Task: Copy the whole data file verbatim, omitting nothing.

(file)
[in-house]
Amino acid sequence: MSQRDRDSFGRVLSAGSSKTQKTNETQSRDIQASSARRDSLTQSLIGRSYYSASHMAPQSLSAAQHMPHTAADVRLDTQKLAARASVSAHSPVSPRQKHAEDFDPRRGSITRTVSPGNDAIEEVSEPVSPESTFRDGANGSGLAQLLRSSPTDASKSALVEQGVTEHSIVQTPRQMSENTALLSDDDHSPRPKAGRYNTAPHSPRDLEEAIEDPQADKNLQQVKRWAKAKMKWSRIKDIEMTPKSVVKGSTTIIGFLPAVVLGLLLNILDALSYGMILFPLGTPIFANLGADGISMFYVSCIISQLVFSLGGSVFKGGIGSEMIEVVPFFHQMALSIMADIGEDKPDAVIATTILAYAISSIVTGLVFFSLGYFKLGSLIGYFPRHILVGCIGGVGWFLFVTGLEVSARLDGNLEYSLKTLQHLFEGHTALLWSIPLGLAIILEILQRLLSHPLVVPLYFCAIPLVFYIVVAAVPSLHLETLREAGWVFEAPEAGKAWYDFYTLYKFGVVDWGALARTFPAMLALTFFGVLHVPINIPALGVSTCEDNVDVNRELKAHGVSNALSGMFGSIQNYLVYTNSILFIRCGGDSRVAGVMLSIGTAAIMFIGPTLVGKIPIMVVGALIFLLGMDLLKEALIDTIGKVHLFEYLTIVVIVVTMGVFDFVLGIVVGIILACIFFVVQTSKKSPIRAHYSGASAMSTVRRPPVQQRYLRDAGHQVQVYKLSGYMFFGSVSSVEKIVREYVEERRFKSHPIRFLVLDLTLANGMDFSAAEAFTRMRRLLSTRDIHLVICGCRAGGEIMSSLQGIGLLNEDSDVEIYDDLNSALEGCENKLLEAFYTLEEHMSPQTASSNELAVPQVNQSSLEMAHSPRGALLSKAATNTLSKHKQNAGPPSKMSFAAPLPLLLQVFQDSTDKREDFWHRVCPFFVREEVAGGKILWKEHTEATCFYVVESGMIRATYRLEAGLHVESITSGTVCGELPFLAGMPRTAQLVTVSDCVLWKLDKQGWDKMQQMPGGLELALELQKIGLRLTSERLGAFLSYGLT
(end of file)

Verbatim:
[in-house]
Amino acid sequence: MSQRDRDSFGRVLSAGSSKTQKTNETQSRDIQASSARRDSLTQSLIGRSYYSASHMAPQSLSAAQHMPHTAADVRLDTQKLAARASVSAHSPVSPRQKHAEDFDPRRGSITRTVSPGNDAIEEVSEPVSPESTFRDGANGSGLAQLLRSSPTDASKSALVEQGVTEHSIVQTPRQMSENTALLSDDDHSPRPKAGRYNTAPHSPRDLEEAIEDPQADKNLQQVKRWAKAKMKWSRIKDIEMTPKSVVKGSTTIIGFLPAVVLGLLLNILDALSYGMILFPLGTPIFANLGADGISMFYVSCIISQLVFSLGGSVFKGGIGSEMIEVVPFFHQMALSIMADIGEDKPDAVIATTILAYAISSIVTGLVFFSLGYFKLGSLIGYFPRHILVGCIGGVGWFLFVTGLEVSARLDGNLEYSLKTLQHLFEGHTALLWSIPLGLAIILEILQRLLSHPLVVPLYFCAIPLVFYIVVAAVPSLHLETLREAGWVFEAPEAGKAWYDFYTLYKFGVVDWGALARTFPAMLALTFFGVLHVPINIPALGVSTCEDNVDVNRELKAHGVSNALSGMFGSIQNYLVYTNSILFIRCGGDSRVAGVMLSIGTAAIMFIGPTLVGKIPIMVVGALIFLLGMDLLKEALIDTIGKVHLFEYLTIVVIVVTMGVFDFVLGIVVGIILACIFFVVQTSKKSPIRAHYSGASAMSTVRRPPVQQRYLRDAGHQVQVYKLSGYMFFGSVSSVEKIVREYVEERRFKSHPIRFLVLDLTLANGMDFSAAEAFTRMRRLLSTRDIHLVICGCRAGGEIMSSLQGIGLLNEDSDVEIYDDLNSALEGCENKLLEAFYTLEEHMSPQTASSNELAVPQVNQSSLEMAHSPRGALLSKAATNTLSKHKQNAGPPSKMSFAAPLPLLLQVFQDSTDKREDFWHRVCPFFVREEVAGGKILWKEHTEATCFYVVESGMIRATYRLEAGLHVESITSGTVCGELPFLAGMPRTAQLVTVSDCVLWKLDKQGWDKMQQMPGGLELALELQKIGLRLTSERLGAFLSYGLT